Luz Martinez has caught malaria three times, the last of which was when she was six months pregnant with her fourth child. Like many Venezuelans, she fears malaria more than COVID-19.
In her dusty neighborhood on the outskirts of Barcelona, in the eastern state of Anzoategui, some people have contracted malaria up to 20 times.
“I gave it to my 12-year-old girl and also to my other child … thankfully we’ve received treatment,” said Martinez, 30, whose fourth child was born two months premature.
“There’s quite a lot of malaria here,” said Martinez, whose sand floor home is invaded by clouds of mosquitos every night at dusk.
Venezuela was the first country to eradicate malaria in 1961—but the disease, carried by the Anopheles mosquito, has seen an alarming explosion over the last decade.
“Many people have come down with malaria in the last two months. Some people have had it 15 to 20 times,” said Leonardo Vargas, a communal anti-malaria activist.
The government has not published figures on malaria since 2016, but according to the Venezuelan Society of Public Health NGO—using 2018-2020 World Health Organization data—the country has the highest number of malaria cases in the region.
In 2019 there were 400,000 cases of malaria in Venezuela, or more than half of the combined malaria cases of Brazil, Peru and Colombia, the NGO said.
Public health measures had pushed malaria into remote jungle regions, but during the last decade the disease “has moved from the jungle to the cites,” said Jose Felix Oletta, Venezuela’s health minister 1997-1999.
Oletta has hit out at the government “abandonment” of anti-malaria programs over the last 20 years.
“This has enabled the return of one of the horsemen of the Venezuelan health apocalypse,” said Oletta, blaming the state for “underestimating” the malaria problem.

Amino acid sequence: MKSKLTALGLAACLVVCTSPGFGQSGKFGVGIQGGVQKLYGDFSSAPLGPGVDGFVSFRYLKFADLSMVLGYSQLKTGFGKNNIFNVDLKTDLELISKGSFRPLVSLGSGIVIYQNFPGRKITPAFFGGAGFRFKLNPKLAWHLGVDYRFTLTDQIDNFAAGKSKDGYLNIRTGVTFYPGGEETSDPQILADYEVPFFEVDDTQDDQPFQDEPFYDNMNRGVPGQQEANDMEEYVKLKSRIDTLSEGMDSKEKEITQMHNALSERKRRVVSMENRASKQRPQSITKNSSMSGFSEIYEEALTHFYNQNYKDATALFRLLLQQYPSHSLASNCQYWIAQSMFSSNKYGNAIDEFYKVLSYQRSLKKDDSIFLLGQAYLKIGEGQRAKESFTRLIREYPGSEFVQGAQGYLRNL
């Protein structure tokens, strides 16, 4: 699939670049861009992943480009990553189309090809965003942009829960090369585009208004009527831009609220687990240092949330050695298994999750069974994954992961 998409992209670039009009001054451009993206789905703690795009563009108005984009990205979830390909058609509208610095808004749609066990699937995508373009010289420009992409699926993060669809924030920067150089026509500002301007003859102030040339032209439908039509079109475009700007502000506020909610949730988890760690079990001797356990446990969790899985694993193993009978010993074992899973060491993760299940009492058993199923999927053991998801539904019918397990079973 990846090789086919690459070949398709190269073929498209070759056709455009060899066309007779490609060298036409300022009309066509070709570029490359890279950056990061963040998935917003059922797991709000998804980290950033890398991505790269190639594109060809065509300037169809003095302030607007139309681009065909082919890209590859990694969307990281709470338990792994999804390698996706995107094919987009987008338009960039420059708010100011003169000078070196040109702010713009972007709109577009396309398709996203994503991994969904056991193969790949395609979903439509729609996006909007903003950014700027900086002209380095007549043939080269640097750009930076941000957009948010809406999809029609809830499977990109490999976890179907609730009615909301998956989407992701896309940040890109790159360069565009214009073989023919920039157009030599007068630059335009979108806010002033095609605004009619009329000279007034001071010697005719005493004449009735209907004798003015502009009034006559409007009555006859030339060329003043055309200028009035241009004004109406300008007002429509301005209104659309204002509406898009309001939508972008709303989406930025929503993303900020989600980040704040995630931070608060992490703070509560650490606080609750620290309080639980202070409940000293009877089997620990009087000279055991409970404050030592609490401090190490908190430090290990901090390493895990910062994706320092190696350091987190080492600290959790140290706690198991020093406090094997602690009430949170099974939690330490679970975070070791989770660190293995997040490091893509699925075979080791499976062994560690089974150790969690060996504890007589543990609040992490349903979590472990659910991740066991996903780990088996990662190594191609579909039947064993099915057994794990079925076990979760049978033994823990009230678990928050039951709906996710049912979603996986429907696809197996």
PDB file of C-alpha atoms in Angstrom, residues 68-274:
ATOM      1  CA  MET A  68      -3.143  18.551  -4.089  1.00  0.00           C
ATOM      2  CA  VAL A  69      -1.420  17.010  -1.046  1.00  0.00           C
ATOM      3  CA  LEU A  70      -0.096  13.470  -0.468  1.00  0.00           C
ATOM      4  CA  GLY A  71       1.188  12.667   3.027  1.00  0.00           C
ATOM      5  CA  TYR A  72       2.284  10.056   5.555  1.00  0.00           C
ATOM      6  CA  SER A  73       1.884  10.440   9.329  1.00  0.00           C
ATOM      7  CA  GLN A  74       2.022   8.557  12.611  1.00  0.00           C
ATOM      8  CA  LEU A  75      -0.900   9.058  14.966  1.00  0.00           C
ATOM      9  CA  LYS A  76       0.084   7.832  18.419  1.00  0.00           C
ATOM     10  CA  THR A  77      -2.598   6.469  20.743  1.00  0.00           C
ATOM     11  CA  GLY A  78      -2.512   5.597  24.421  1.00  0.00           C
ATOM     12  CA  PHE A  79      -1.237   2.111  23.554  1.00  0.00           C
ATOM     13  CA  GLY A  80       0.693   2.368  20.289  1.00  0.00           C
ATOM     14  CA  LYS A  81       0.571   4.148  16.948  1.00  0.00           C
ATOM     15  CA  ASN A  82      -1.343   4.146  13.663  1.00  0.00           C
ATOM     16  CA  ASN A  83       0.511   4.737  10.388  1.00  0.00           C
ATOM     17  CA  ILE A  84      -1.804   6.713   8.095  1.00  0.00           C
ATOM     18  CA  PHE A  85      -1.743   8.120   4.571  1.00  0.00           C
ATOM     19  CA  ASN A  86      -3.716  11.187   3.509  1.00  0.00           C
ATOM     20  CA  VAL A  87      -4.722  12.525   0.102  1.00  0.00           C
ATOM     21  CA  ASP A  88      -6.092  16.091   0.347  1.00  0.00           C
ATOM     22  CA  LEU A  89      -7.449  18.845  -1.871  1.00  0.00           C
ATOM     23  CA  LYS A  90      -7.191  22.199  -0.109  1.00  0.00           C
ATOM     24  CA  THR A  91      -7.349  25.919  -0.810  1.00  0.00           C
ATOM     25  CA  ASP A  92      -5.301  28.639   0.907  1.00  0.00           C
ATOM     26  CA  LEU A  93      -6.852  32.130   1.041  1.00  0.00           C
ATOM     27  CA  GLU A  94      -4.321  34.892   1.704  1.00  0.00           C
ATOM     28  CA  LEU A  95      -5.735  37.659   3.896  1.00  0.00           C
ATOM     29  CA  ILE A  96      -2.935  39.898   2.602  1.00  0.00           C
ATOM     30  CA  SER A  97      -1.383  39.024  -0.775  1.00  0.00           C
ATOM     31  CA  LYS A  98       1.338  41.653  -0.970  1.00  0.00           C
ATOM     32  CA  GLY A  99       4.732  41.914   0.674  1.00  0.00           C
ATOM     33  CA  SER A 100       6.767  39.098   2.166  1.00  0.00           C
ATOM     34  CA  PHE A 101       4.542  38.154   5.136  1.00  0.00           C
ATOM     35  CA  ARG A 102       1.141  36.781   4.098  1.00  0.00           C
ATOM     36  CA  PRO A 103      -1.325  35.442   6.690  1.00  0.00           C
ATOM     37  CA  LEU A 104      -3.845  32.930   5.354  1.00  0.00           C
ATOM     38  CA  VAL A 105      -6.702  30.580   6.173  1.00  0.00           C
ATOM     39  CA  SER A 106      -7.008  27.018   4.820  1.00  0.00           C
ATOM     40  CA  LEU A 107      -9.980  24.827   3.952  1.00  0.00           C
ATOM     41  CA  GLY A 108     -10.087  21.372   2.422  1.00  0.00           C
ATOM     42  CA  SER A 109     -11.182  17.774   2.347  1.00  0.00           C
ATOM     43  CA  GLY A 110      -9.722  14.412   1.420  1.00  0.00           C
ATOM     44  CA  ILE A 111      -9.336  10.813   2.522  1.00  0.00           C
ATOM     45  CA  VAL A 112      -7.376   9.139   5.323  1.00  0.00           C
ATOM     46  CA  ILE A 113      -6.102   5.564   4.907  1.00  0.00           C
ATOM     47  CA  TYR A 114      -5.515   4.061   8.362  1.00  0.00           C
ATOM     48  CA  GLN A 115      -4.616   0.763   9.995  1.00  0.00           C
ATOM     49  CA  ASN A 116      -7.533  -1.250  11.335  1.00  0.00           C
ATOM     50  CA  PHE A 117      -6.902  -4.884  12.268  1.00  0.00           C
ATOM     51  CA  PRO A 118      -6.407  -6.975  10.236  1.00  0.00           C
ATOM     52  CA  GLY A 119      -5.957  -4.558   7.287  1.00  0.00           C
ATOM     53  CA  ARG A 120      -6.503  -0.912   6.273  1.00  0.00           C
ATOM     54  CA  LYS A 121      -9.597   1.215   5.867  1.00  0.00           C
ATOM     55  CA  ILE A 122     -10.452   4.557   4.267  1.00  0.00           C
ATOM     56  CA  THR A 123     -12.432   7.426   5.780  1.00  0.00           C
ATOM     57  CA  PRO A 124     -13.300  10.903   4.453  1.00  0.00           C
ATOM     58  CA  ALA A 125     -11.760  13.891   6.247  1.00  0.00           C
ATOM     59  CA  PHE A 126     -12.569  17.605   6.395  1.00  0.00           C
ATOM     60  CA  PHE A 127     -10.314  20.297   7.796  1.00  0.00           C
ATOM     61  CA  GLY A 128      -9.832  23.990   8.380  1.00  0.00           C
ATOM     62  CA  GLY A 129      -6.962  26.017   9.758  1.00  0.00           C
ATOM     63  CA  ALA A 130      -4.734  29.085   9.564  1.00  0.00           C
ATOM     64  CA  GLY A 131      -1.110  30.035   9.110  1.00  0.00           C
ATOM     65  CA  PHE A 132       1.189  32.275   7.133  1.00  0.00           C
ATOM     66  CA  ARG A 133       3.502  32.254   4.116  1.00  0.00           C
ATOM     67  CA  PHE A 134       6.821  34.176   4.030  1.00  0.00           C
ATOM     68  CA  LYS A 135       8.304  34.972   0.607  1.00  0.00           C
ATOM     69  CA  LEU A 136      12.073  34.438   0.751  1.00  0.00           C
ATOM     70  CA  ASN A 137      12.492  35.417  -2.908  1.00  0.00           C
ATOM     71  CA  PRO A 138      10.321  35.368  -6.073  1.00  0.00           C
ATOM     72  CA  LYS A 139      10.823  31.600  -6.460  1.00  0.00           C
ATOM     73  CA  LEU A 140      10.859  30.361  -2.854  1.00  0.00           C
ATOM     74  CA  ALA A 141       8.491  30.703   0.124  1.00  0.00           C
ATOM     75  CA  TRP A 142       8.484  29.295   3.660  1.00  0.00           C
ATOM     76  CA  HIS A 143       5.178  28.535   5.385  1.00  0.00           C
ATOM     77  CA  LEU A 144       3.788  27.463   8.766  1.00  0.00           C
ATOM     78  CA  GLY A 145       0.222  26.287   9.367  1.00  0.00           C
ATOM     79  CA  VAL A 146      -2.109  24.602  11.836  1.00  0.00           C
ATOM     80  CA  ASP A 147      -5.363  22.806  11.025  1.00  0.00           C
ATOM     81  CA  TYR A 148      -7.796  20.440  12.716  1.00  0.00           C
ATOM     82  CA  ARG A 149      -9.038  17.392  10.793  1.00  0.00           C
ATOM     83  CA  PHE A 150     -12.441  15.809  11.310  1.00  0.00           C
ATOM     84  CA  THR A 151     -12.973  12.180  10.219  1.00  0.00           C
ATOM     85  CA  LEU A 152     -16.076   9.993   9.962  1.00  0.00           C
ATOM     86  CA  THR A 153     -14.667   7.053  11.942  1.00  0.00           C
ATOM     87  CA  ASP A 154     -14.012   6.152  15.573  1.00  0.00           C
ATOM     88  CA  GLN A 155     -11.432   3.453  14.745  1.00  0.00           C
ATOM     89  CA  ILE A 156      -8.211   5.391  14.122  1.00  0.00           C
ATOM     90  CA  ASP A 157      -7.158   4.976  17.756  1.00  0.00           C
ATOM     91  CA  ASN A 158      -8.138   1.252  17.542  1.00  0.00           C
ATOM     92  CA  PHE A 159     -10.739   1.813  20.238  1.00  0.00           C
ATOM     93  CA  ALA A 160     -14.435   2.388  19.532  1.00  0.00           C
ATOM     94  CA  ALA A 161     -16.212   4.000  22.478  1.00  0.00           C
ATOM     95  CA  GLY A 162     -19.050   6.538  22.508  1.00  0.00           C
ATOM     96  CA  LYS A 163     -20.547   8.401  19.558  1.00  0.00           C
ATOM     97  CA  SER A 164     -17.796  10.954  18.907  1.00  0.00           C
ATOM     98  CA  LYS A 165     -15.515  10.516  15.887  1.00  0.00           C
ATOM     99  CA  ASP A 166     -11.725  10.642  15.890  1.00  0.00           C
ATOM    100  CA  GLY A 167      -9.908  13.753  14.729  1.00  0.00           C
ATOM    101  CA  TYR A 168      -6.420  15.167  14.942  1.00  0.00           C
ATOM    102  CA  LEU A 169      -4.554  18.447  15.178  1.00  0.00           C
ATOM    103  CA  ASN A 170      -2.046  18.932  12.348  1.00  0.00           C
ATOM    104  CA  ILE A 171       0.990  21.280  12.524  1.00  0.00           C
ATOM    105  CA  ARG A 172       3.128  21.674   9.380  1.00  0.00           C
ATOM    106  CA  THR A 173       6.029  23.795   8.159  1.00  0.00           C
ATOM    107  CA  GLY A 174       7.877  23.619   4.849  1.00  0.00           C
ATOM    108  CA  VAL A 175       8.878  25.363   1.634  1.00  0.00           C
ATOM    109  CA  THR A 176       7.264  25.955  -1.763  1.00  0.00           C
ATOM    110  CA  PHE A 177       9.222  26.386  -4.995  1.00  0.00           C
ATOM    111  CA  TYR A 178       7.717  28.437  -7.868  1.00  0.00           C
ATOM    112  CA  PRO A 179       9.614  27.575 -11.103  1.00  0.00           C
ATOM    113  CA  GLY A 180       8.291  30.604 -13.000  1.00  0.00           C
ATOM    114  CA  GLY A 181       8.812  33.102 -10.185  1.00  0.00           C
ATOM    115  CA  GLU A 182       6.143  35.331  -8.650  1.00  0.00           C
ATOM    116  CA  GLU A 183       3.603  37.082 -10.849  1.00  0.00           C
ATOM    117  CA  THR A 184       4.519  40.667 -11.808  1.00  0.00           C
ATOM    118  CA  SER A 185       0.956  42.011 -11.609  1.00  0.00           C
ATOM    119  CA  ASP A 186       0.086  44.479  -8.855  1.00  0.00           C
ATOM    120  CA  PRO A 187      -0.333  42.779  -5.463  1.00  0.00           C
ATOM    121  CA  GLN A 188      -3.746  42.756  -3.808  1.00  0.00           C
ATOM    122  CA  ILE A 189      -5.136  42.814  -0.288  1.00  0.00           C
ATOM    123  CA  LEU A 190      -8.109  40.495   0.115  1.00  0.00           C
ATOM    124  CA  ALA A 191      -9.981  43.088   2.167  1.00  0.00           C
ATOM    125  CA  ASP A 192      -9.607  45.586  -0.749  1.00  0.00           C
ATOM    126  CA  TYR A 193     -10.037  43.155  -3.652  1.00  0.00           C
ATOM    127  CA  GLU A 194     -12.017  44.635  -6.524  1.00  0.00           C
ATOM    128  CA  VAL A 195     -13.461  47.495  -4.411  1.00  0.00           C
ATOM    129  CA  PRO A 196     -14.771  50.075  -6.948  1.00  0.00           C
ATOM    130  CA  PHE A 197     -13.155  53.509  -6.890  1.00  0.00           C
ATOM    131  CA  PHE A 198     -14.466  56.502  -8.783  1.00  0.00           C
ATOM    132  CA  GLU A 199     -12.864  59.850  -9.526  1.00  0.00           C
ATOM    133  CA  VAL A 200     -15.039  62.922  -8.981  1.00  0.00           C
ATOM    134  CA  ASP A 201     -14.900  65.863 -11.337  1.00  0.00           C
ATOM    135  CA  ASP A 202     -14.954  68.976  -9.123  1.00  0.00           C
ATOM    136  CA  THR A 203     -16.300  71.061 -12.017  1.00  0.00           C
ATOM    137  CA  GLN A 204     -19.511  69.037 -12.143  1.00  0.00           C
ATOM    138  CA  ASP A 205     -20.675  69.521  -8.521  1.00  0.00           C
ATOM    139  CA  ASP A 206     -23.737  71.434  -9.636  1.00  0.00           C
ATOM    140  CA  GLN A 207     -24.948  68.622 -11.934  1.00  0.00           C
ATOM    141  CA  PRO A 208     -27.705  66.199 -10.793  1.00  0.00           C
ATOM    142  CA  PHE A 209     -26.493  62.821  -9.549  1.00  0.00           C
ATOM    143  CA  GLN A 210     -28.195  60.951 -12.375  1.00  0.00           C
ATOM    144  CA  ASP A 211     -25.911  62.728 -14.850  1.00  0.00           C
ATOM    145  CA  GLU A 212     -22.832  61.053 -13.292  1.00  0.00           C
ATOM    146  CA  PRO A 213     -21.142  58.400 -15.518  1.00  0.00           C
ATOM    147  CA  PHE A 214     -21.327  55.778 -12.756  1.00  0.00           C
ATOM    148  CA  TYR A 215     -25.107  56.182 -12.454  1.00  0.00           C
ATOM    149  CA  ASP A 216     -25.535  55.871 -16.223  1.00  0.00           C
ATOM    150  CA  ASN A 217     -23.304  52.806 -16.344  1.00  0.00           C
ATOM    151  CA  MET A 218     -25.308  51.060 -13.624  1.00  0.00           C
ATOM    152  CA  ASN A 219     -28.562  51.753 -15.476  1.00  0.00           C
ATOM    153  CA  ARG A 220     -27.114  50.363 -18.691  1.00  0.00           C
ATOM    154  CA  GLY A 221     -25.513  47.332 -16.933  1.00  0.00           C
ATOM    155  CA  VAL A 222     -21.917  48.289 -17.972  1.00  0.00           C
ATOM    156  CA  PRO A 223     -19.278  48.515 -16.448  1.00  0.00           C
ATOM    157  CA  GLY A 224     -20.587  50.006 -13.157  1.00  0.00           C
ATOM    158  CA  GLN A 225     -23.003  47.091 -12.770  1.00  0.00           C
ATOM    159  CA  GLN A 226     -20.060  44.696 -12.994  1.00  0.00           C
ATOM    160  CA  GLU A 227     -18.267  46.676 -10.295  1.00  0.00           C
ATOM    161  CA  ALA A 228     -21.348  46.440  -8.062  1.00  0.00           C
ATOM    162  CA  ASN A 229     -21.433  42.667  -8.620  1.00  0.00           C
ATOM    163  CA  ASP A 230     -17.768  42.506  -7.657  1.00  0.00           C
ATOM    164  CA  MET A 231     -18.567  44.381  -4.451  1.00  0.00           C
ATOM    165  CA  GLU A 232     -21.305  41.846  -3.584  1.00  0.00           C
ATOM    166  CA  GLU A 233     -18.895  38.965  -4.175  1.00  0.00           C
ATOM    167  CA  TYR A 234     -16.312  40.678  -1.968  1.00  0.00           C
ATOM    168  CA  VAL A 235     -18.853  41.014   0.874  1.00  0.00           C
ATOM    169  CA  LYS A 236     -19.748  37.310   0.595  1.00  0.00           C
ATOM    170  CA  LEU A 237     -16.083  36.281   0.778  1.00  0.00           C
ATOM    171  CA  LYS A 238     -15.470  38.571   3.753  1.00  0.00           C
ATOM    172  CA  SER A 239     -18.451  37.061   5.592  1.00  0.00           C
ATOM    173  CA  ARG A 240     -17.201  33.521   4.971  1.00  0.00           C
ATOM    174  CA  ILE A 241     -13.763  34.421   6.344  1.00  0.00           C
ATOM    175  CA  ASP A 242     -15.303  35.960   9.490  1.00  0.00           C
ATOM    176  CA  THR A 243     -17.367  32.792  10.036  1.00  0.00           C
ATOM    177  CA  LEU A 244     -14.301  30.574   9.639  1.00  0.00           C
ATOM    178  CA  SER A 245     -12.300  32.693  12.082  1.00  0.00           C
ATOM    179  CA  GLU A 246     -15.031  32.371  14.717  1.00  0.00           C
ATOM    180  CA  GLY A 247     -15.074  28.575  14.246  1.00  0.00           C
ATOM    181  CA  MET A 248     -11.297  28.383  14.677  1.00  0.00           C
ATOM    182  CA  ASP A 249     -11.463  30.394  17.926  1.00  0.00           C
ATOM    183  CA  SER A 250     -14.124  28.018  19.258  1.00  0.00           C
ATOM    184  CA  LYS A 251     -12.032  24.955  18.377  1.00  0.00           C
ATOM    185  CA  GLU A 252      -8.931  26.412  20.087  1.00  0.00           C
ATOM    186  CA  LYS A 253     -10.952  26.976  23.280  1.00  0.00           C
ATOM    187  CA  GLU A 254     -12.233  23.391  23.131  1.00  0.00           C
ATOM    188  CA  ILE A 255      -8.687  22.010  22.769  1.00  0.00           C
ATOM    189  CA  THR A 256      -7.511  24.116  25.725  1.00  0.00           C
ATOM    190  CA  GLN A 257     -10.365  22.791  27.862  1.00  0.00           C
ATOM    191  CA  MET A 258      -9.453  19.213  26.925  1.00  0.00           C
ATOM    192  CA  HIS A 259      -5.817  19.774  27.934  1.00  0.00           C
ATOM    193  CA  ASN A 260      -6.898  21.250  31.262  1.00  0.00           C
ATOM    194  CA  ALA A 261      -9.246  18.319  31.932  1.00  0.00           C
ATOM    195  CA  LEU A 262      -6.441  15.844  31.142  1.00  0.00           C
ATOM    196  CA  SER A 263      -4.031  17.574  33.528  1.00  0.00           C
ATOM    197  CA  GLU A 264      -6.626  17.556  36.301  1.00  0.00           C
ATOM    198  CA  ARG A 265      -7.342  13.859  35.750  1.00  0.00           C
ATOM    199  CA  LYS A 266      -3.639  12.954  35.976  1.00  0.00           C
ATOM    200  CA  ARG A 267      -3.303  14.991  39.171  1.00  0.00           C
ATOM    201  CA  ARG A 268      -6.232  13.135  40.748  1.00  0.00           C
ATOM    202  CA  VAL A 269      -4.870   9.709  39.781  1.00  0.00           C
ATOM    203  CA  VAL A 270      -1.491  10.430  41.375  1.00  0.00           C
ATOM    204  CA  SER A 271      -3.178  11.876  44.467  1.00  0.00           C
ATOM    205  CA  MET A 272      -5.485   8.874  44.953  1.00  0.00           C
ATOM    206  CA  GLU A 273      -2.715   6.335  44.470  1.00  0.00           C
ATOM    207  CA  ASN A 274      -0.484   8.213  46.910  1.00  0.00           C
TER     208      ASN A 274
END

House to house search
Oletta, a member of the private sector Venezuelan Society of Public Health, says that many patients come from southern jungle mining regions where illegal mining has been growing.
In 2019 Venezuela had 400 active outbreaks that accounted for 73 percent of malaria deaths in all of South America, said Oletta.
That year, it affected more than 400,000 people.
According to the WHO, which has named April 25 as World Malaria Day, there were 229 million cases worldwide in 2019 and more than 400,000 deaths, mostly in Africa.
In Venezuela the situation is especially dire “due to the pandemic, which consumes all resources,” said Oletta.
Venezuelan hospitals are overwhelmed with COVID-19 patients, and pandemic lockdowns have made reaching the worst affected regions more difficult.
The NGO Doctors Without Borders (MSF) and Venezuela’s health ministry have launched operations in badly affected communities to try to reduce the number of malaria cases.
“We’re going house to house … actively looking for malaria cases,” and fumigating, said Gustavo Liscano, the leader of an MSF team working in Anzoategui state.
There are eight groups working on the ground performing rapid blood tests on those feverish patients, delivering medicines to treat the disease, donating mosquito nets and diagnosing pregnant women.
MSF says these measures have greatly reduced cases in Anzoategui.
Luz Misel said she feared for her baby before receiving a mosquito net.
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